In Flatland, as in her previous Wonderland animations, she has used colour, time and sound to reflect on the abstract nature of the raw data presented by the AFM. The lines that loop around the screen in Flatland are accompanied by sound. The sound makes audible a level of detail that is somehow more compatible with my own engagement with this alien territory than the visual representation of a tiny landscape alone. Coupled with the journey of the line around the screen, the combined experience describes the strangeness of the microscopic world under examination.

On seeing the patterns in Flatland emerge, I was reminded of recordings that I had seen made by a musician and researcher, Margaret Watts Hughes (d.1907). She wrote two books about her own early discoveries of Chladni effects – the way in which dust or liquids form themselves into patterns when they are under vibration from sound. (3) This work, bordering on synaesthetic understanding, resonated with the effects I saw in Davies’s work. But, however seamlessly the sound in Davies’s films appears, it is important to know that it is composed in collaboration with Andrew Mills. It is testament to Davies and Mills’s skill that the sound is so appropriate to the animations’ track across the screen. Davies has talked of her fascination with sonification: the appropriate rendering of information with sound (think of the increasing number of clicks from a Geiger counter, for example). (4) It seems that this area of research offers a parallel with the way in which she has treated the raw data of the AFM and also found an intuitive way of making sense of it through sound.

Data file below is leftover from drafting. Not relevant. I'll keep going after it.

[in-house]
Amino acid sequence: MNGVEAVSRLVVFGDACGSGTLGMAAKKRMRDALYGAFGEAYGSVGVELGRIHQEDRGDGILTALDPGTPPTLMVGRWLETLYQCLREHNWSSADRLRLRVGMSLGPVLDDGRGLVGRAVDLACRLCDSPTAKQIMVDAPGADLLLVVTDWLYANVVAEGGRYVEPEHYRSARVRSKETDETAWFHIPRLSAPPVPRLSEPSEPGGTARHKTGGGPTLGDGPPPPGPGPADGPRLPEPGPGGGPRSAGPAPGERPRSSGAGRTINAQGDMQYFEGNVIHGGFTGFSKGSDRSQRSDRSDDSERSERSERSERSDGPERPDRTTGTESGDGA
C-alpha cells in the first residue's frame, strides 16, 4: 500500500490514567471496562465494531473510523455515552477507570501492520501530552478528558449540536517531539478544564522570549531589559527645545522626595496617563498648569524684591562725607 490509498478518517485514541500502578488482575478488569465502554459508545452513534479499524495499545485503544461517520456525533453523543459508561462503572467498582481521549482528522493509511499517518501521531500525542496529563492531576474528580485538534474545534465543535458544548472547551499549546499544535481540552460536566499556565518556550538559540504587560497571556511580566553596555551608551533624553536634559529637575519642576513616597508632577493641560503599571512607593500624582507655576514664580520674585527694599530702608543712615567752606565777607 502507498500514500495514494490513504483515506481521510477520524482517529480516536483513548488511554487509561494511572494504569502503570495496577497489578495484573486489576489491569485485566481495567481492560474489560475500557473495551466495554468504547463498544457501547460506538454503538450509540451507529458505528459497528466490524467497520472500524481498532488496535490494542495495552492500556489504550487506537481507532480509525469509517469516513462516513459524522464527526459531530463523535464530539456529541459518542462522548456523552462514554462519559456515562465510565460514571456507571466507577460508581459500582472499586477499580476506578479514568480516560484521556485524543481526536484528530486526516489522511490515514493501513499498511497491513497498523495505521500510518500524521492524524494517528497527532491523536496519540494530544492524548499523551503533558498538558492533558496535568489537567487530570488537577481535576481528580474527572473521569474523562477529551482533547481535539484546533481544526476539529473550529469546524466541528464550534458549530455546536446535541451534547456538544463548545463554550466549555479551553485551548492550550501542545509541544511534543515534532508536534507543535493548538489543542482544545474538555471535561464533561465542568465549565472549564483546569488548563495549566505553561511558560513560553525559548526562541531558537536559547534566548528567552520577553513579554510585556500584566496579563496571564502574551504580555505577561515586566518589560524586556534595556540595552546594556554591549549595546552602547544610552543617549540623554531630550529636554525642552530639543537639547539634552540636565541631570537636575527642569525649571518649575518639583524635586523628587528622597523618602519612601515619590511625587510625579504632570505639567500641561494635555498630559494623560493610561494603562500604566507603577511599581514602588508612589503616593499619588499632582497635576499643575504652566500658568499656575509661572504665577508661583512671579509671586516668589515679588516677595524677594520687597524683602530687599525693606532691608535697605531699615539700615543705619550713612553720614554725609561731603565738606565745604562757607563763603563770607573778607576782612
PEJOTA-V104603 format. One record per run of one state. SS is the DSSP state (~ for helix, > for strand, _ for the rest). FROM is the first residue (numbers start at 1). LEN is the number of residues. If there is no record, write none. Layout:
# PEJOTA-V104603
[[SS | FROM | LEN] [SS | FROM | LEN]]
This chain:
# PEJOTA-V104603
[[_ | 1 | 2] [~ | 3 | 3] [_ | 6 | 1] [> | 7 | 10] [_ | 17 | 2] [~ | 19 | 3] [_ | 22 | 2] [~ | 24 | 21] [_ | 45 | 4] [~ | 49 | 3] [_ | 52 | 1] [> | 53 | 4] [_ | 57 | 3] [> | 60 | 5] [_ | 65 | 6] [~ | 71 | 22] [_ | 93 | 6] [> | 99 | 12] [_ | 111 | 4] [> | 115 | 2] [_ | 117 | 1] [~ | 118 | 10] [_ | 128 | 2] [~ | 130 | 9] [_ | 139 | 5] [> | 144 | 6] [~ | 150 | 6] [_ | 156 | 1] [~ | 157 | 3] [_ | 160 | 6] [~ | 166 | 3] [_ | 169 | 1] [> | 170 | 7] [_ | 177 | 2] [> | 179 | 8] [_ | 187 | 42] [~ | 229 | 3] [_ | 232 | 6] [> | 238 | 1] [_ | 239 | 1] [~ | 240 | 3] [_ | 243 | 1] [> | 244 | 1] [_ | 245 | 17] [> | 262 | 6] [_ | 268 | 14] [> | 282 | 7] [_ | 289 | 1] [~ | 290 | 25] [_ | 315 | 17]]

Flatland also suggested to me the endless openness of the outback or desert plain, the expansiveness of landscape that is so immense as to be overwhelming – the arc of the sky, the encircling horizon: the relief in finding a feature in the landscape that provides a sense of scale. In viewing the work this way, it is strangely comforting to see the world at an atomic level visualised as something very close to our own understanding of a landscape, but this is too simplistic a view.

“...atoms and microbes – contemporary guides to the small and invisible – have forced people to confront realms of unseen entities and to consider the awesome power of small things. Though few people grasp these infinitesimal worlds, none can ignore their potency. Cells and computer chips, to mention two examples, illustrate the power of small things to captivate human thought and action. Dust [...] which once more than anything literally and metaphorically defined smallness and formed the gateway to the invisible, now is but a mere member of the expanding universe of the small.” (5)

The ordinariness of the found objects – petals, leaves, glass – which the SEM and AFM mapped, seems at odds with the structural complexity that is revealed to us by Davies. Relatively simple objects are transformed. As our view of the atomic and the cosmic seem to collide in theoretical physics, so the importance of our own human ability to reflect on huge scientific themes is perpetuated. As Abbott did in his Flatland, Davies creates her own landscapes drawn from her dialogue with a scientific world – an immersive experience into which we are enveloped through sound and visual means.



(1) Edwin Abbott, Flatland: A Romance of Many Dimensions, is available online at several websites, including www.ibiblio.org/eldritch/eaa/FL.HTM
(2) The website spm.phy.bris.ac.uk/techniques/AFM/ has an interesting description of the technology used in this kind of microscopy.
(3) See various unpaginated passages in the catalogue that accompanied the exhibition ‘N01SE’ at Kettle’s Yard, Cambridge, 2000.
(4) From conversations with the artist, August 2007.
(5) Joseph A Amato, Dust: A History of the Small and the Invisible, University of California Press, 2000, p.14

Alex Hodby is director and curator of Platform Projects, Newcastle upon Tyne